Ecotourism is a subcategory of the tourism industry that relies on a location’s natural qualities rather than manufactured attractions. These sites have beautiful scenery, rich biodiversity and remarkable history. The industry’s primary goal is to preserve these environments so humanity can appreciate them for generations to come. However, it might hurt more than it helps.
Ecotourism Is growing
The COVID-19 pandemic has limited long-distance travel and thus greatly affected the tourism industry, but ecotourism is still growing steadily. Countries emphasize more sustainable living, and the sector should get a nice boost in the years to come.
We’ve seen ecotourism take on several different forms in the last few decades as it has grown, and each one teaches sustainability in its own way. Here are the main types:
- Agrotourism: Visitors go to rural communities to learn about the local peoples’ way of life through volunteering and thus help the community’s economic development.
- Eco-lodging: Tourists stay in hotels that rely on passive energy from the environment as much as possible.
- Eco-trekking: Visitors travel through an environment and learn about the obstacles it faces, both natural and artificial. They also receive important lessons in preservation.
- Community development: Travelers temporarily live in a developing country to learn the peoples’ way of life and how they’ve adapted to their environment.
Each type of ecotourism contributes to the end goal of sustainable living by informing travelers about the obstacles facing our environments and what we can do to overcome them. Education is an essential step in creating a more eco-friendly world.
Ecotourism’s mixed impact on sustainable initiatives
Informing the public is an admirable goal, but this information only helps preserve natural ecosystems and protect local inhabitants to a limited degree. There are positive and negative effects on sustainability initiatives as ecotourism becomes more popular.
The industry raises environmental awareness and generates great economic growth for the surrounding communities. Many ecotourism sites are located in remote, impoverished areas like Central America and Southeast Asia. These areas get more funding from visitors and donations from other countries that want to support struggling inhabitants.
Sites in more developed countries can make for amazing vacation destinations that raise awareness of environmental challenges within visitors’ own borders.
Ecotourism’s economic benefits far outweigh other parts of the industry. Regular tourism usually sends a fraction of its revenue back into the local economy, while ecotourism keeps as much income within the community as possible. This revenue allows people to invest in more resources, which helps preserve their culture and environment.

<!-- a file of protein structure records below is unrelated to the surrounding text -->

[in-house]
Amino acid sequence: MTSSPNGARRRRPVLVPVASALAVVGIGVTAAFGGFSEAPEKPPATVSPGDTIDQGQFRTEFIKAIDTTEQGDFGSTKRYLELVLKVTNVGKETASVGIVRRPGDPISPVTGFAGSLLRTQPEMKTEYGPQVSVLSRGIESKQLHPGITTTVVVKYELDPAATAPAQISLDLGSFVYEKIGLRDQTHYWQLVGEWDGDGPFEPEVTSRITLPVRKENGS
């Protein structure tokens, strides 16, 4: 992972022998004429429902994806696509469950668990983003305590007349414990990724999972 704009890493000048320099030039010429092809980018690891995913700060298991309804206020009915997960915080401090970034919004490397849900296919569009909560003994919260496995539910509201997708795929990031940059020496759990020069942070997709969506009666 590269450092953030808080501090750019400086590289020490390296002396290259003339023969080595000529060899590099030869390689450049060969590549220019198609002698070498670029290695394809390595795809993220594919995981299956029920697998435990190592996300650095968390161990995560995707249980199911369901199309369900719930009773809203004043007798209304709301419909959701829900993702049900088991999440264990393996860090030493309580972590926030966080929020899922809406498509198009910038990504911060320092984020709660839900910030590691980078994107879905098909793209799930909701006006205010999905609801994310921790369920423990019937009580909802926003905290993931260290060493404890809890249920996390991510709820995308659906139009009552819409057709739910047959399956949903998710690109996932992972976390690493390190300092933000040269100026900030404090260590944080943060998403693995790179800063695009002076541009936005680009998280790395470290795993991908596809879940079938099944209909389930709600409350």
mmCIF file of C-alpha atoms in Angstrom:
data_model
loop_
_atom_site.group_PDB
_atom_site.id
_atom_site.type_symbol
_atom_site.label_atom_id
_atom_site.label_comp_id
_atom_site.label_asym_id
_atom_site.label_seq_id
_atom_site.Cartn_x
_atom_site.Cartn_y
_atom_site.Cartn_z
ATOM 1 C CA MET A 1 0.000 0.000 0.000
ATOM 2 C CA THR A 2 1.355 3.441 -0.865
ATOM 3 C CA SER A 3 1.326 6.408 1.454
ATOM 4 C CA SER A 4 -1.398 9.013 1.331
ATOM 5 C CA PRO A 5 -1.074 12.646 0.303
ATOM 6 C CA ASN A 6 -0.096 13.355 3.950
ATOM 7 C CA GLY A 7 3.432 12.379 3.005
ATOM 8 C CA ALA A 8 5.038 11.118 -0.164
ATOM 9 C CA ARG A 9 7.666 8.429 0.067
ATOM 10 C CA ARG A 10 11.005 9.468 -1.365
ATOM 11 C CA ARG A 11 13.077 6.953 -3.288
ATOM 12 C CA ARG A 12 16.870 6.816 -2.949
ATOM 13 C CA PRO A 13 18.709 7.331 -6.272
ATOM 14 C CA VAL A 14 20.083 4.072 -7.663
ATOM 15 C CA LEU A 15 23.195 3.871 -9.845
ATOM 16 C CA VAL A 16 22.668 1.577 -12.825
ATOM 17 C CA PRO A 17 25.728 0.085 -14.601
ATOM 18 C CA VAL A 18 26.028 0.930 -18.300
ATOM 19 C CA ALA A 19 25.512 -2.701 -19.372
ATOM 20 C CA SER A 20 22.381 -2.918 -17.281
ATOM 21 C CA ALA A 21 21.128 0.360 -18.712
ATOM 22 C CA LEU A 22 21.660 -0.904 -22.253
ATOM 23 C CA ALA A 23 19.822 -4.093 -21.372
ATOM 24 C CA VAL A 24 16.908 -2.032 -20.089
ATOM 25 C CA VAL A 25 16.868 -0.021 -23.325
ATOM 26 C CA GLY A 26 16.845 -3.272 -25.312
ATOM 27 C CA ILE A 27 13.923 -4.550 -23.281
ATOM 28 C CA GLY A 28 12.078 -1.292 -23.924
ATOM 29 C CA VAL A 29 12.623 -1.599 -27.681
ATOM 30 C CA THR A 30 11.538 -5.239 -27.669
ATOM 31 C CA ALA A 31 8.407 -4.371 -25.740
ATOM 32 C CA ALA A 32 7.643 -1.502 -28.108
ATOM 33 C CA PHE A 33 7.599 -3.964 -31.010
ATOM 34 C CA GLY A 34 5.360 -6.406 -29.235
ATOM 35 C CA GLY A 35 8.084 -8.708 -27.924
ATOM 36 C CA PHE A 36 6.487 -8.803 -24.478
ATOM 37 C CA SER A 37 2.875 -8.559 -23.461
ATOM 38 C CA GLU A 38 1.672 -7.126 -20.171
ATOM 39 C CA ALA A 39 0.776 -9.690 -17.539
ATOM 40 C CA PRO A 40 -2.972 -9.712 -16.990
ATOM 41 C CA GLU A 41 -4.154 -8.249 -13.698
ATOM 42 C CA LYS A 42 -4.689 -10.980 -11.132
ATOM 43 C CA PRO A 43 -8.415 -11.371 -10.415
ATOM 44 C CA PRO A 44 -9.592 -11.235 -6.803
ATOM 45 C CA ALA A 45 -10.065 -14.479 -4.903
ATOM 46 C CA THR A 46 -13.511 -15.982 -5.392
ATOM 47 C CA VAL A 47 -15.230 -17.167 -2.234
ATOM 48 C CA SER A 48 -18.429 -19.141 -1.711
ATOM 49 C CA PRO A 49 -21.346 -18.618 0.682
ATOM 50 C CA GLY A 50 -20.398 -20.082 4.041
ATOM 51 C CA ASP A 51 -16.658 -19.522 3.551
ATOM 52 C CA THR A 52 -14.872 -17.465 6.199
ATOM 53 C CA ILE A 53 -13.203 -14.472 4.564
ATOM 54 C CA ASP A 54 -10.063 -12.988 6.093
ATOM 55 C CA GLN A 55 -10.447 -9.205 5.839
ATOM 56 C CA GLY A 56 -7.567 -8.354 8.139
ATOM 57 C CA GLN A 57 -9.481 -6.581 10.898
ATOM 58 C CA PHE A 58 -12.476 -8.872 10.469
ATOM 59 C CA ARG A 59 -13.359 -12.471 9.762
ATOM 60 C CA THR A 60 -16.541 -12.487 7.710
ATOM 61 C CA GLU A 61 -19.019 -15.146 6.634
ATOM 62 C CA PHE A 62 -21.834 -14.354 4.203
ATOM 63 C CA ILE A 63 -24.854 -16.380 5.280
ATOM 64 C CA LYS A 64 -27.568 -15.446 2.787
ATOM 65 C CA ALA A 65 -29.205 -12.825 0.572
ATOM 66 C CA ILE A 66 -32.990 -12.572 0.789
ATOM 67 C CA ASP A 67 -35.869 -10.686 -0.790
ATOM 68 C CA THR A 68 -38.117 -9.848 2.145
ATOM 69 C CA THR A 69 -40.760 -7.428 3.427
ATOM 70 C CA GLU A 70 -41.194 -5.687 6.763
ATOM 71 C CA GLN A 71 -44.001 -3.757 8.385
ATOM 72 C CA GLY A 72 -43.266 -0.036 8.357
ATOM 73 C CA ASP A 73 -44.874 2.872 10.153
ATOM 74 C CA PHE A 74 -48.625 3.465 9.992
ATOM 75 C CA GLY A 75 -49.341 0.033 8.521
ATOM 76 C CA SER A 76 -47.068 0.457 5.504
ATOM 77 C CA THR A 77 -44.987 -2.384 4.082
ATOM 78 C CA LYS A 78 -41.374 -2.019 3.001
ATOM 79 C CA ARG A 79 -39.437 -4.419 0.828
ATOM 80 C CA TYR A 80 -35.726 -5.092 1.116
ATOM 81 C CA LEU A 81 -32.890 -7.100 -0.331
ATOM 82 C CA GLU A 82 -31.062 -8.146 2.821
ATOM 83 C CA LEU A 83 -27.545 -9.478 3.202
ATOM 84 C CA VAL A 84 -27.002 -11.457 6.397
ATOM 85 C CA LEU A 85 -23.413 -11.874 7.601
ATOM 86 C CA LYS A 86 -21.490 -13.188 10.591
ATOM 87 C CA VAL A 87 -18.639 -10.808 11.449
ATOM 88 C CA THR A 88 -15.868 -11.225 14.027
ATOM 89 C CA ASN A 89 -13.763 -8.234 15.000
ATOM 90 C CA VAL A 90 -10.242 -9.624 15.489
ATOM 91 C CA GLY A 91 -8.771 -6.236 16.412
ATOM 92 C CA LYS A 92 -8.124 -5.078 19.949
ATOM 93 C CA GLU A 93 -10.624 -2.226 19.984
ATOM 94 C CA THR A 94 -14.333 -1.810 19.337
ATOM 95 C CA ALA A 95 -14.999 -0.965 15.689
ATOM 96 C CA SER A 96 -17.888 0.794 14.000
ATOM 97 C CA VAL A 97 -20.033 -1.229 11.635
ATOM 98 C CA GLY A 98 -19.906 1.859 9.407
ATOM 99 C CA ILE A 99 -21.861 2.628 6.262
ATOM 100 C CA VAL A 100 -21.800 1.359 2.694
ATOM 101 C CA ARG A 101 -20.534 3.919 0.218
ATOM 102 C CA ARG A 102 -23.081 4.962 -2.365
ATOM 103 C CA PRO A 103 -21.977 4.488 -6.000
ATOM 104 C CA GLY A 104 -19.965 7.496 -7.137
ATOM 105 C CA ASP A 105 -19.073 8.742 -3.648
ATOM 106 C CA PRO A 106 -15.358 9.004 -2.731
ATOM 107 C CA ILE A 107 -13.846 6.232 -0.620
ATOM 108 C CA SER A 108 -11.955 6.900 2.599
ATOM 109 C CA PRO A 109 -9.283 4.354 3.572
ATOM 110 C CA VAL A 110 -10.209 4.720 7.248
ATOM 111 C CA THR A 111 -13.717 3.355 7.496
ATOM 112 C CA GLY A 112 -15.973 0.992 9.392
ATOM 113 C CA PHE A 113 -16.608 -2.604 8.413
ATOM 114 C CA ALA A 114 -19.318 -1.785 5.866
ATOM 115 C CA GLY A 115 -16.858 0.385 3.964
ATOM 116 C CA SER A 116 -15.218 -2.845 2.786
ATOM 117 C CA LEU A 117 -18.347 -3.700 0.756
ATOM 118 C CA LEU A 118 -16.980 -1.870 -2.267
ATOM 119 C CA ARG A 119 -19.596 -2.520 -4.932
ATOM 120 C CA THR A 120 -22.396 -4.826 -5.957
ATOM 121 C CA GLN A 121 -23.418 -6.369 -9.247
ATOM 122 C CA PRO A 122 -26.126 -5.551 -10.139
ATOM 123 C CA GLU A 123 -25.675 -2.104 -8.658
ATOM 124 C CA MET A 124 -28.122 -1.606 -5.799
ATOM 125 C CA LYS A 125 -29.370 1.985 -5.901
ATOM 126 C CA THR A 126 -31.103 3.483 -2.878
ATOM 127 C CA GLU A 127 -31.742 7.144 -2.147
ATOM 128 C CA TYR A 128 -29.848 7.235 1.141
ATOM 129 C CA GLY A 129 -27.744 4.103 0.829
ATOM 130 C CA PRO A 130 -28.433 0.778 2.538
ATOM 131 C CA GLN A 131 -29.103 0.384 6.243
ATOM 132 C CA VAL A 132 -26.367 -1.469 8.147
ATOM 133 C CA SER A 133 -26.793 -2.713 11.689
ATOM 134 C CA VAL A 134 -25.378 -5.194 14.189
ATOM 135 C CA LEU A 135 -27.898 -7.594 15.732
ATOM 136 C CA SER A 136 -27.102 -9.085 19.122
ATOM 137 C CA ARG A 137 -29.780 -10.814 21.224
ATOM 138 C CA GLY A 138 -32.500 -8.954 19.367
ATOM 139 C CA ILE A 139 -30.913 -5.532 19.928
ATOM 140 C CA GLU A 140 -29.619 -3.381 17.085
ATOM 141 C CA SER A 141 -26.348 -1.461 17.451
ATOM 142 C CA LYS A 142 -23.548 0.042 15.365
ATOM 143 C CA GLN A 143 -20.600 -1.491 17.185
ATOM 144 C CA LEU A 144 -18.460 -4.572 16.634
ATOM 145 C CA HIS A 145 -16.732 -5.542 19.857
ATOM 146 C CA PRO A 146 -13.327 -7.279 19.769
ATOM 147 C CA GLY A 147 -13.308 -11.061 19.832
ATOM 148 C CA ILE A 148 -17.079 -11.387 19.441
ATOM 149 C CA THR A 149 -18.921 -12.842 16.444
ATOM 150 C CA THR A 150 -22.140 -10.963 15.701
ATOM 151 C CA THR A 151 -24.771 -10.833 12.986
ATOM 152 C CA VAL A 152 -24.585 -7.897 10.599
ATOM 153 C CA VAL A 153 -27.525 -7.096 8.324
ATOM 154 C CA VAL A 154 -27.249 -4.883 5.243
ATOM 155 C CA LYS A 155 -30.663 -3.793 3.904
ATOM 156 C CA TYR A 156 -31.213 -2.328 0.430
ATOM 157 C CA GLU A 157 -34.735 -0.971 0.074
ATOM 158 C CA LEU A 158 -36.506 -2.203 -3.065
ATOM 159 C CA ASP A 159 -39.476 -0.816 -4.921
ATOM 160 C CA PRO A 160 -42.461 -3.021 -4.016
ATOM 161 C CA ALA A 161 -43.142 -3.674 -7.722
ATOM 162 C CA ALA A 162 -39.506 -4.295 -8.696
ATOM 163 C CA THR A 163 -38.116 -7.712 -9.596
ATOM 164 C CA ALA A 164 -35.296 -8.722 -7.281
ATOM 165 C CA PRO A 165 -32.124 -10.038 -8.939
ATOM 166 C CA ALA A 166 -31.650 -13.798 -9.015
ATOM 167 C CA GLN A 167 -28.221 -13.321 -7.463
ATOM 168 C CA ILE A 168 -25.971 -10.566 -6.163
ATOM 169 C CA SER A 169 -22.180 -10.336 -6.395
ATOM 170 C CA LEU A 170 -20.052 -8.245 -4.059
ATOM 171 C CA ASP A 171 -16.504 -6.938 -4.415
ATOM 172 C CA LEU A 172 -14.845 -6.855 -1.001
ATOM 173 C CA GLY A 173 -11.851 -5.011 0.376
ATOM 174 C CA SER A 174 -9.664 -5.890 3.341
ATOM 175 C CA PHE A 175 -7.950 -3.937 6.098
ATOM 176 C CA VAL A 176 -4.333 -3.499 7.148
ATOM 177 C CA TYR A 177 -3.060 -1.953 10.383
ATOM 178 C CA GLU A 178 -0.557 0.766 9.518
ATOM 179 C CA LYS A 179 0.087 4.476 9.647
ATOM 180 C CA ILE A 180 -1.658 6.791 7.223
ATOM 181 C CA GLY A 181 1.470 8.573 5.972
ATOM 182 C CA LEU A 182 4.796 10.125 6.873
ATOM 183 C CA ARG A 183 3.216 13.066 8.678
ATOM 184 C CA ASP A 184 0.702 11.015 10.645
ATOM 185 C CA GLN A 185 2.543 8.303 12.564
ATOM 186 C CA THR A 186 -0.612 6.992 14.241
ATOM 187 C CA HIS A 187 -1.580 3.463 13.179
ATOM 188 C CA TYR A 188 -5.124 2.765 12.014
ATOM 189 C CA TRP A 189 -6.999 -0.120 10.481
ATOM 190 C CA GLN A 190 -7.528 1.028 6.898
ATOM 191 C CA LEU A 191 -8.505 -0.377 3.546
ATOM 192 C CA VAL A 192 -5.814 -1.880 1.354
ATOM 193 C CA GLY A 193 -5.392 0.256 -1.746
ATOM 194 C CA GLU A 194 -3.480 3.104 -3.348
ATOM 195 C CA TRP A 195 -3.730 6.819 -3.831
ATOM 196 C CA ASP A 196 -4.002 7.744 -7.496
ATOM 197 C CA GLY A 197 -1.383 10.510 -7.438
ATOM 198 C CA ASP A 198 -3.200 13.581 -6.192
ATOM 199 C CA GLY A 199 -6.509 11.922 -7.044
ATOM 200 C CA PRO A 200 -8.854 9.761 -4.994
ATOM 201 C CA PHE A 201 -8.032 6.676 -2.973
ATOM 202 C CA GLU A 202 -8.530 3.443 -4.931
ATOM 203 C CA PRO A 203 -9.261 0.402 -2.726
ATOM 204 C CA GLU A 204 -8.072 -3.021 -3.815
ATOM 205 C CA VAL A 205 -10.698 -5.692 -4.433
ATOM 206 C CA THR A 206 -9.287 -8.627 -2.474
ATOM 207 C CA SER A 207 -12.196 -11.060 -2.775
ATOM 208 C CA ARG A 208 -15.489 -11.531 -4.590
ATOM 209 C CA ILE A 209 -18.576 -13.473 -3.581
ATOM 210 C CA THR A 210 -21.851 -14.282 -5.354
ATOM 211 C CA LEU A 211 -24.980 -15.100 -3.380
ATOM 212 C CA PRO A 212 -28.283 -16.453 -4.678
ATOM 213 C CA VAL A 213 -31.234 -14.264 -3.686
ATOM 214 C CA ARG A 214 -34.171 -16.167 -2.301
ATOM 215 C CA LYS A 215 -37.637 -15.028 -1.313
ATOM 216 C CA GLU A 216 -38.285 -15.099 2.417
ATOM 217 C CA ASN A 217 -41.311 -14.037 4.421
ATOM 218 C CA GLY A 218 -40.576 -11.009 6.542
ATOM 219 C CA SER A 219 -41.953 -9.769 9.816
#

However, the more ecotourism grows, the more traffic these precious ecosystems endure. This means more vehicle pollution, increased buildings, additional waste and a more harmful human footprint.
Corporations can flock to the popular locations and change the entire structure of the local economy with hotels, gift shops and other profit sources, which cuts into the inhabitants’ revenue. Additionally, businesses can easily market a scenic location as “ecotourism,” but the attraction lacks sustainability lessons or doesn’t give a dime to the local community. This shady practice is known as greenwashing.
A community’s culture and traditions may change as a result. The wildlife has to adapt or leave. People lose land and wages to greedy corporations, which forces them to look for other work. Too much ecotourism can uproot an area and damage the environment beyond repair.
Keys to responsible ecotourism
Ecotourism only benefits sustainable initiatives when practiced in moderation and with good intentions. People that want to be responsible eco-tourists must know which locations are worth supporting. Attractions that are members of the International Ecotourism Society (TIES) usually have strong track records. Look for places that do the following:
- Protect local biodiversity
- Support communities with funding, resources and labor
- Educate visitors on the culture’s way of life
Before you arrive at your location, research the area’s eco-friendly policies and practices so you can take all possible steps to reduce your footprint. You should also do some background research on the site to better understand the environment once you arrive.
Ecotourism is still beneficial
The chance that the industry spirals out of control and falls into the hands of greedy business people becomes more likely as ecotourism continues to grow. However, it’s still highly beneficial to many communities worldwide in its current state. As long as tourists continue to take their lessons to heart and live sustainably in their own countries, ecotourism will remain a worthwhile investment for travelers and residents alike.
If you liked this article, please donate $5 to keep NationofChange online through November.